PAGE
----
If it doesn't work, then you should try more advanced techniques such as Memory (Heap) dump to find out what consumes memory. Memory dump is a binary representation of objects graph written to a file. Have in mind that it is not an accurate representation of the memory but is good enough to find memory leaks.

In order to get a memory dump you can use one of the following:

  • jmap -dump:format=b,file=heap.hprof
  • Add this options to your startup script:
    -XX:+HeapDumpOnOutOfMemoryError -XX:HeapDumpPath=./java_pid<pid>.hprof

The tool used to analyze the Memory Dump is Eclipse Memory Analyzer and you should look for objects with the biggest retained size.

A final word from the speaker:
Do not use Profilers to find Memory Leaks!

More information about solving Memory leak can be found at:

Went to the Hackergarten again and during the time I was there I met Werner Keil one of the spec leads of JSR 363: Units of Measurement API, who walked me through the status of the JSR and point me to several documentation sources. This JSR is also available to adopt through the Adopt a JSR program.

RIA Technologies and Framework Panel
There was this excellent panel of experts in the RIA topic. They discussed about the state of art regarding to RIA technologies.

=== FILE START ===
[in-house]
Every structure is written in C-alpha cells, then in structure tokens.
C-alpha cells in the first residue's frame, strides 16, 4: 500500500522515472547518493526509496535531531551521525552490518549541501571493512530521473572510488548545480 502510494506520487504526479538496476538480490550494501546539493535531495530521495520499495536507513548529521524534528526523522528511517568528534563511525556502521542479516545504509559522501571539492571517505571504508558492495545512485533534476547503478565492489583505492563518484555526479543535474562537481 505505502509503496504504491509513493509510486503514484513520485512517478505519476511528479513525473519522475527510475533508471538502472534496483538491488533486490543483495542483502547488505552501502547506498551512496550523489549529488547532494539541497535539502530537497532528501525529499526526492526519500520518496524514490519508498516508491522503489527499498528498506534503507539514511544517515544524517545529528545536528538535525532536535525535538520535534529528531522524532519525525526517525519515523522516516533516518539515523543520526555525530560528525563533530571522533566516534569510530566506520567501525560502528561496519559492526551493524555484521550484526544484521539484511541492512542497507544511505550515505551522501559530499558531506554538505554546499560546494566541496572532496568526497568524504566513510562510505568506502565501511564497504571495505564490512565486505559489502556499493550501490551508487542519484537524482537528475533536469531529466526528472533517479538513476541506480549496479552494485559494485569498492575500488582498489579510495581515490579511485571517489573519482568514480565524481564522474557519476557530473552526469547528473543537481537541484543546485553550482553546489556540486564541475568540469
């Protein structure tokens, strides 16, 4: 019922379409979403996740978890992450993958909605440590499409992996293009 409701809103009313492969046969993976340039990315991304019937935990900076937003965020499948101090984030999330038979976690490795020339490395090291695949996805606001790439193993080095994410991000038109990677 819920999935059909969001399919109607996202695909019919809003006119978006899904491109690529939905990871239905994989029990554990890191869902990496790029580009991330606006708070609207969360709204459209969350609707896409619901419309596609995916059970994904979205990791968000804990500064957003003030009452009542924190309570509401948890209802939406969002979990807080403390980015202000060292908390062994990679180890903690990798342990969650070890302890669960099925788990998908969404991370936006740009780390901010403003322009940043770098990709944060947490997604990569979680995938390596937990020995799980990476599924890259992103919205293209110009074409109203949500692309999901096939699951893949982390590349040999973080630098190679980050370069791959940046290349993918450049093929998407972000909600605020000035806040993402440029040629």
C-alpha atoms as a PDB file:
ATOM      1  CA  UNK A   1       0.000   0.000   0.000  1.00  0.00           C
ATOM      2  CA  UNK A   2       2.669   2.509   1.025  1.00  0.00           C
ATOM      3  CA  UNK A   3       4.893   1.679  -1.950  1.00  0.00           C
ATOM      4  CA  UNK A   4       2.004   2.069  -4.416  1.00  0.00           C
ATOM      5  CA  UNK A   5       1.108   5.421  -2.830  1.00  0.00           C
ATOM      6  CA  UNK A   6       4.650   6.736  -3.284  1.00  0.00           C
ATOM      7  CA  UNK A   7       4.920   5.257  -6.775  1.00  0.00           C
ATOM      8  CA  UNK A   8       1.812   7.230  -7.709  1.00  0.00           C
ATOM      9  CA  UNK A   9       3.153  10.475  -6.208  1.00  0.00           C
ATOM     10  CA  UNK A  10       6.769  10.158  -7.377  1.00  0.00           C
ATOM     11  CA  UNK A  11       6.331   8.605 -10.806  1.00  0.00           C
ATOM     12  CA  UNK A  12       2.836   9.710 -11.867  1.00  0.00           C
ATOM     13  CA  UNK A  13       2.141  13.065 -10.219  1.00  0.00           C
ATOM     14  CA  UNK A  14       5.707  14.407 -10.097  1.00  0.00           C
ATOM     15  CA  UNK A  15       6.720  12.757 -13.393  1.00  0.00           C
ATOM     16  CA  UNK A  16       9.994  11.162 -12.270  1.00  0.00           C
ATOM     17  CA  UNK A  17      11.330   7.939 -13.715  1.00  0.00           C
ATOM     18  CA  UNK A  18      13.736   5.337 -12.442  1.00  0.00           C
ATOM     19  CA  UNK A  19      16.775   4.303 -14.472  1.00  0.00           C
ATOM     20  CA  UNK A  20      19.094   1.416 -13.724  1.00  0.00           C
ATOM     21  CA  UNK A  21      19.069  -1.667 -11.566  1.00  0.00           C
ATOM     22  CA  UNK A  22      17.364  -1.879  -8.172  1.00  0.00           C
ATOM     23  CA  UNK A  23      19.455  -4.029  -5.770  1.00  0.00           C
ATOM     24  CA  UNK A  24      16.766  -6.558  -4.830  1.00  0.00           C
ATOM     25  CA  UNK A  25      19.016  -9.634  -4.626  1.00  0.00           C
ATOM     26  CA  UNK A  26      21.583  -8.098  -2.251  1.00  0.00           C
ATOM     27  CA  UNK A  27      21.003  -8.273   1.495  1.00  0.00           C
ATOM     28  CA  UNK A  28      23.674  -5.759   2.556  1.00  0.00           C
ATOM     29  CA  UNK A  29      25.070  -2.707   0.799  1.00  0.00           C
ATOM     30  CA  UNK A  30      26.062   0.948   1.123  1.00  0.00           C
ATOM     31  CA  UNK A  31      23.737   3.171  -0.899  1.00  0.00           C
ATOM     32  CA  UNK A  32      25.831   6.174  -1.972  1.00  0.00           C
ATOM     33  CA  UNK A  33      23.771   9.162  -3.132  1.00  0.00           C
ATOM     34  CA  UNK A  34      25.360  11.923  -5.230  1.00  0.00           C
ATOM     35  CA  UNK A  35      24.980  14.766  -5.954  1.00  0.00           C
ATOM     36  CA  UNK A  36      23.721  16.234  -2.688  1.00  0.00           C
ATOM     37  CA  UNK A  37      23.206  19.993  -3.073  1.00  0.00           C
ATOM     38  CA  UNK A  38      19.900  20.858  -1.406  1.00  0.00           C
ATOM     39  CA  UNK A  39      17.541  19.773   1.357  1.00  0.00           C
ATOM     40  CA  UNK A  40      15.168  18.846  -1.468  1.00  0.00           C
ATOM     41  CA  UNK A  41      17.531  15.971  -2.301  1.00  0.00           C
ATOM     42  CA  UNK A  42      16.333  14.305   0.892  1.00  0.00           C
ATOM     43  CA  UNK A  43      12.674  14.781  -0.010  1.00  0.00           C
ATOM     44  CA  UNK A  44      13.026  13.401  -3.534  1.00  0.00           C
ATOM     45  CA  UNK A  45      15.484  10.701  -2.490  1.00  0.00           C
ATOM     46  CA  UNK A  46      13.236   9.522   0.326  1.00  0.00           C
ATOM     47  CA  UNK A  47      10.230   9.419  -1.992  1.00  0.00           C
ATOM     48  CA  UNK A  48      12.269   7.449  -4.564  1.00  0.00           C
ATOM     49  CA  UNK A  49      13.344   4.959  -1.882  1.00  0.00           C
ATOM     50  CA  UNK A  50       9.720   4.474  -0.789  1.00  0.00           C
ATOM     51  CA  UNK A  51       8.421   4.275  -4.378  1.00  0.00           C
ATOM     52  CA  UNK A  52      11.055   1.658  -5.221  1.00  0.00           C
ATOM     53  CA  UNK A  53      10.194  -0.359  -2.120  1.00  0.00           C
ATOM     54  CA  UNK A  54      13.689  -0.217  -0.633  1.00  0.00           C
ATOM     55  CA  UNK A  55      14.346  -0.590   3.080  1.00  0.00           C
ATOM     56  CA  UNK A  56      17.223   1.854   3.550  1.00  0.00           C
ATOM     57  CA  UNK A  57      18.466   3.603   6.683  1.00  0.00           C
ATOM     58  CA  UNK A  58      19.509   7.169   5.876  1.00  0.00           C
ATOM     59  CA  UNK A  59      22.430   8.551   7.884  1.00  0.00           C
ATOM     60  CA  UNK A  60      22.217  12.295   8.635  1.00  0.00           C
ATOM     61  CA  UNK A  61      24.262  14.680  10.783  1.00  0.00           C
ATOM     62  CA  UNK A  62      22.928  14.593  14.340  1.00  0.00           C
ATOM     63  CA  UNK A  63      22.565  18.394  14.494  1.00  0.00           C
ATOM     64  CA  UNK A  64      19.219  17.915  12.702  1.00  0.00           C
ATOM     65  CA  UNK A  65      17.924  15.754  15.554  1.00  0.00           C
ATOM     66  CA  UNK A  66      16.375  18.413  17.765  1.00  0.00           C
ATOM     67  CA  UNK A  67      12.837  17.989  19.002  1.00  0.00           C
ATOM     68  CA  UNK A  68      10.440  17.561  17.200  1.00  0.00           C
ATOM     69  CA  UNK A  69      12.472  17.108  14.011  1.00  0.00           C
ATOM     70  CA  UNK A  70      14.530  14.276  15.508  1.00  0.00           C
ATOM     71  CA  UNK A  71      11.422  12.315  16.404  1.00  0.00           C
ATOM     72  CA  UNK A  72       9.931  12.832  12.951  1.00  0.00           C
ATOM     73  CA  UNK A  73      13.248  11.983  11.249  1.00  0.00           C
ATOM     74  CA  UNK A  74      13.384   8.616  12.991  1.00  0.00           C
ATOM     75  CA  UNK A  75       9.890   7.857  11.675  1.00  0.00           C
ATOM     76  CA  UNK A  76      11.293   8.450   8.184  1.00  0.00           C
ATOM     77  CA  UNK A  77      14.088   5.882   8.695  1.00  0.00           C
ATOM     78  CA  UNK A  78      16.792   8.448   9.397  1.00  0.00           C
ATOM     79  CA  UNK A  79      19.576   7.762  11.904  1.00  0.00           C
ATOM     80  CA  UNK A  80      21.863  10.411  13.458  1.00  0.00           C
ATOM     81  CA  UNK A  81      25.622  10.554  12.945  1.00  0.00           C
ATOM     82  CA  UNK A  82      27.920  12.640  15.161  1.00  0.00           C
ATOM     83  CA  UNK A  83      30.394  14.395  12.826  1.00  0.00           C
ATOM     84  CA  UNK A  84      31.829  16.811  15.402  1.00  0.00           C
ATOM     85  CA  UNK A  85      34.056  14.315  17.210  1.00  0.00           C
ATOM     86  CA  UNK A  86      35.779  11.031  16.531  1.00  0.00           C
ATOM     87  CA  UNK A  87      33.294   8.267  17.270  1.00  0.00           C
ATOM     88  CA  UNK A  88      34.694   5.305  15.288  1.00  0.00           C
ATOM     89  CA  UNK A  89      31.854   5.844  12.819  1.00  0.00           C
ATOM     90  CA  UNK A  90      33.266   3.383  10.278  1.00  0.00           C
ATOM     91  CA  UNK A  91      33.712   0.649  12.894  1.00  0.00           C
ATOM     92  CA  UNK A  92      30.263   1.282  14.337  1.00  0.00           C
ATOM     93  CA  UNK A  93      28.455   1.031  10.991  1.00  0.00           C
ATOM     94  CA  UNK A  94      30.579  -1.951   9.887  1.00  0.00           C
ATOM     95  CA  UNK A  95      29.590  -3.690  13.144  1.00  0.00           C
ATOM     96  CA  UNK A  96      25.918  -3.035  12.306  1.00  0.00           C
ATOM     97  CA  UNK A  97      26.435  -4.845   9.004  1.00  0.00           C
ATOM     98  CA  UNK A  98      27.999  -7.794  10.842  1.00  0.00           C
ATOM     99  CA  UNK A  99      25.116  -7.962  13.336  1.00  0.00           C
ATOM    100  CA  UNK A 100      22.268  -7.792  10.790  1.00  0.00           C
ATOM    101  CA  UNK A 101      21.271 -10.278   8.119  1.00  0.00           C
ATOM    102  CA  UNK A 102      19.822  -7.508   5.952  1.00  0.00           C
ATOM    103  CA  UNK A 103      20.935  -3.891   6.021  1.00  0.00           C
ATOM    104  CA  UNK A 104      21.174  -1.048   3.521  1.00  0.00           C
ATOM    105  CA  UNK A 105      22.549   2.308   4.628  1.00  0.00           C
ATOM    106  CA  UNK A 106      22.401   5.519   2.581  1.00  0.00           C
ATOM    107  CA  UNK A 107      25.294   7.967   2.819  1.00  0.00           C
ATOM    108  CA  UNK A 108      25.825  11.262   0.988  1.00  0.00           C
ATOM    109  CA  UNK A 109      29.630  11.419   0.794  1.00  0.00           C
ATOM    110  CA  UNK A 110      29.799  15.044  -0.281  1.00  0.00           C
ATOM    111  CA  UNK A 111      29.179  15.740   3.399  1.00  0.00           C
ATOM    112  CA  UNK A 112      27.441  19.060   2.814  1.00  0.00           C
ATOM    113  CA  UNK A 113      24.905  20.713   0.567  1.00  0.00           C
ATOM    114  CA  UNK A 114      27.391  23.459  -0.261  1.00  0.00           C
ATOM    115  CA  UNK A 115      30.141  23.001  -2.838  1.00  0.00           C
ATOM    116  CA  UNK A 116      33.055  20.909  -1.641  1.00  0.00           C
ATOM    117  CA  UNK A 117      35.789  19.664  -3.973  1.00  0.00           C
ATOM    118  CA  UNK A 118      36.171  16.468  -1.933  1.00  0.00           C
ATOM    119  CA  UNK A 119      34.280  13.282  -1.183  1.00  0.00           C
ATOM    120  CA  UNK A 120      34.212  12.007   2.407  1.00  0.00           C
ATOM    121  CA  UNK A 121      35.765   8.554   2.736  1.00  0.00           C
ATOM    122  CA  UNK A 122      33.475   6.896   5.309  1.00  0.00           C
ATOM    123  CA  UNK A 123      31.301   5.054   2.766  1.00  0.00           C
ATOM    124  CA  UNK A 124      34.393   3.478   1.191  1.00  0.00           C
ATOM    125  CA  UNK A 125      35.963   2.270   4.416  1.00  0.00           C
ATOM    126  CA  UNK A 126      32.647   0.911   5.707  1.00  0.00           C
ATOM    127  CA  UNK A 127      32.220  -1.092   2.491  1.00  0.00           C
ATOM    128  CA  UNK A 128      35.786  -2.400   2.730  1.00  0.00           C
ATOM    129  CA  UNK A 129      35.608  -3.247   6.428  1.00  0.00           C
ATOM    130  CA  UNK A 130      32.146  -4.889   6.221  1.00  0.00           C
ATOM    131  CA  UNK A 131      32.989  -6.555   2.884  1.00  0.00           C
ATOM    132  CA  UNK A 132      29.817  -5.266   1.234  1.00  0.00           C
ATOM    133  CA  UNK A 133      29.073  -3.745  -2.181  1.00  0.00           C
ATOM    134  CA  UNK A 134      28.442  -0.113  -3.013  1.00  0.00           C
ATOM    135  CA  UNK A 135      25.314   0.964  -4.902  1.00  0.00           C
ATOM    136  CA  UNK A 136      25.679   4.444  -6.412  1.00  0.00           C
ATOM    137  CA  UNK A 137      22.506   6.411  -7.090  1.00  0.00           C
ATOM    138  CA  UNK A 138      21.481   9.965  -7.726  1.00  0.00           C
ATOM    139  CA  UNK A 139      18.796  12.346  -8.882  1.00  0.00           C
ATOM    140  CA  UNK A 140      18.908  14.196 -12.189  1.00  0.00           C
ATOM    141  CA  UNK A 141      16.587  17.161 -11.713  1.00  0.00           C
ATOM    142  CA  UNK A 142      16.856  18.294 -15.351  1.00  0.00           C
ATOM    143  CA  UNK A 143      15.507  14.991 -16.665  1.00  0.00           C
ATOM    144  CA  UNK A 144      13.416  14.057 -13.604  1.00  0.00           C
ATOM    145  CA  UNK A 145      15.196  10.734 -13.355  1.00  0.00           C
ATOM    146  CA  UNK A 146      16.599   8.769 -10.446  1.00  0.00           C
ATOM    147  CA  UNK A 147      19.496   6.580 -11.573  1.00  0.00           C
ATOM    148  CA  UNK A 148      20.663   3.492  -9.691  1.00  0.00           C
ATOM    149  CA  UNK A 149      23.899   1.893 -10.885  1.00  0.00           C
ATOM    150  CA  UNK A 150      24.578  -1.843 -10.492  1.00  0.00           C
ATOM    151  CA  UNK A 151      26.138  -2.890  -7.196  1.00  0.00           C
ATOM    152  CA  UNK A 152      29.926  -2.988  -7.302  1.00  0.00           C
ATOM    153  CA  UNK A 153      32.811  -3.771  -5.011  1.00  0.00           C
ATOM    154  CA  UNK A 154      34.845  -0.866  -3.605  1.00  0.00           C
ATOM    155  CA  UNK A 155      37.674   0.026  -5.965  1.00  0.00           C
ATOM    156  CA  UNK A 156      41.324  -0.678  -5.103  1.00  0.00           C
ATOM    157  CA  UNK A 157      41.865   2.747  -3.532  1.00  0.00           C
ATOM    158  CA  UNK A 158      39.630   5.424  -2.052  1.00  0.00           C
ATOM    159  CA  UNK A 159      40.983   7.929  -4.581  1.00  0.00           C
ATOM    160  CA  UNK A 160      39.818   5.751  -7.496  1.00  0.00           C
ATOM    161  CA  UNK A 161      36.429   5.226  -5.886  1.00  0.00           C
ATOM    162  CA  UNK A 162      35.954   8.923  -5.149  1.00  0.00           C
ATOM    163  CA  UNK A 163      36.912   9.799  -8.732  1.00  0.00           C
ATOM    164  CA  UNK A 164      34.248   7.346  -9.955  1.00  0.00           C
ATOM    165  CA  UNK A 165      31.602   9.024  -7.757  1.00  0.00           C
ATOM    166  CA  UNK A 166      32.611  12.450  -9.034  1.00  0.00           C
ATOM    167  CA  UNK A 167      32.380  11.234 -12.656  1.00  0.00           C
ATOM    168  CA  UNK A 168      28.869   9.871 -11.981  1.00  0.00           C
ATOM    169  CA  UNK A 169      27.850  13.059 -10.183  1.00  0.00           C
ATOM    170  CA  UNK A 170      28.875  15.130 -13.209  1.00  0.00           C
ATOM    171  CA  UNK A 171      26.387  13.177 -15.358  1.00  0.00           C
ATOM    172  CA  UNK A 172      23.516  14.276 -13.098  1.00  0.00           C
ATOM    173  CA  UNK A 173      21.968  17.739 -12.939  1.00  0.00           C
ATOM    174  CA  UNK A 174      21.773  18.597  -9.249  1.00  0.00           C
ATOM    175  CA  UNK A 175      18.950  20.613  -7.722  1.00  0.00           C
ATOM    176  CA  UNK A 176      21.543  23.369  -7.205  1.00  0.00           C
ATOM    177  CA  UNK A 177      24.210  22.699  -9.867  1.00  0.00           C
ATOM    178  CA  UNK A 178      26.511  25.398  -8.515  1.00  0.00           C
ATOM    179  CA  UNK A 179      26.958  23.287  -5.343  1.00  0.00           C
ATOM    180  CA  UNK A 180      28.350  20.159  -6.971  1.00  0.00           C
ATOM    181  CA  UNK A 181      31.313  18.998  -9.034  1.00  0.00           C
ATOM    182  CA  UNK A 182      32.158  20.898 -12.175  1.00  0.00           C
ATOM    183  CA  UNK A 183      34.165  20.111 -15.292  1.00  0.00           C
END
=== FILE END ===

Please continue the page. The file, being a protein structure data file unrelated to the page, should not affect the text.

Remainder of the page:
Native or HTML5 ?
There were a lot of opinions here, but at the end, most have agreed that in house development for administrative purposes should go HTML 5. But if you really need to get the best of the platform go native even if you have to do it for three different platforms. The audience were asked if we were doing native development for our mobile projects, just a few raised their hands.
An advice to promote code reuse is to develop your backend to return JSON so your native apps or HTML 5 apps con consume it.

Is JavaFX the future of client side Java?
Some have said Swing is gone, JavaFX is the present of client side Java, but, the audience were asked whether they were building desktop applications and many raised their hands. Then they were asked whether they were using JavaFx or Swing... and most of them are using Swing and are not planning to move to JavaFx... So the question remains and is not clear whether JavaFx is replacing or not Swing.

Last question was about what panelist are excited about for the next years?
Swing + HTML 5 - Andres Almiray
No Wrappers for HTML 5 apps - Max Katz
iOS SwiftKevin Nilson
Curious about what will happen on the UI market - Gerrit Grunwald
What new tools will come up for UI - Sven Reimers

Delivering Oracle ADF Projects: Modern Techniques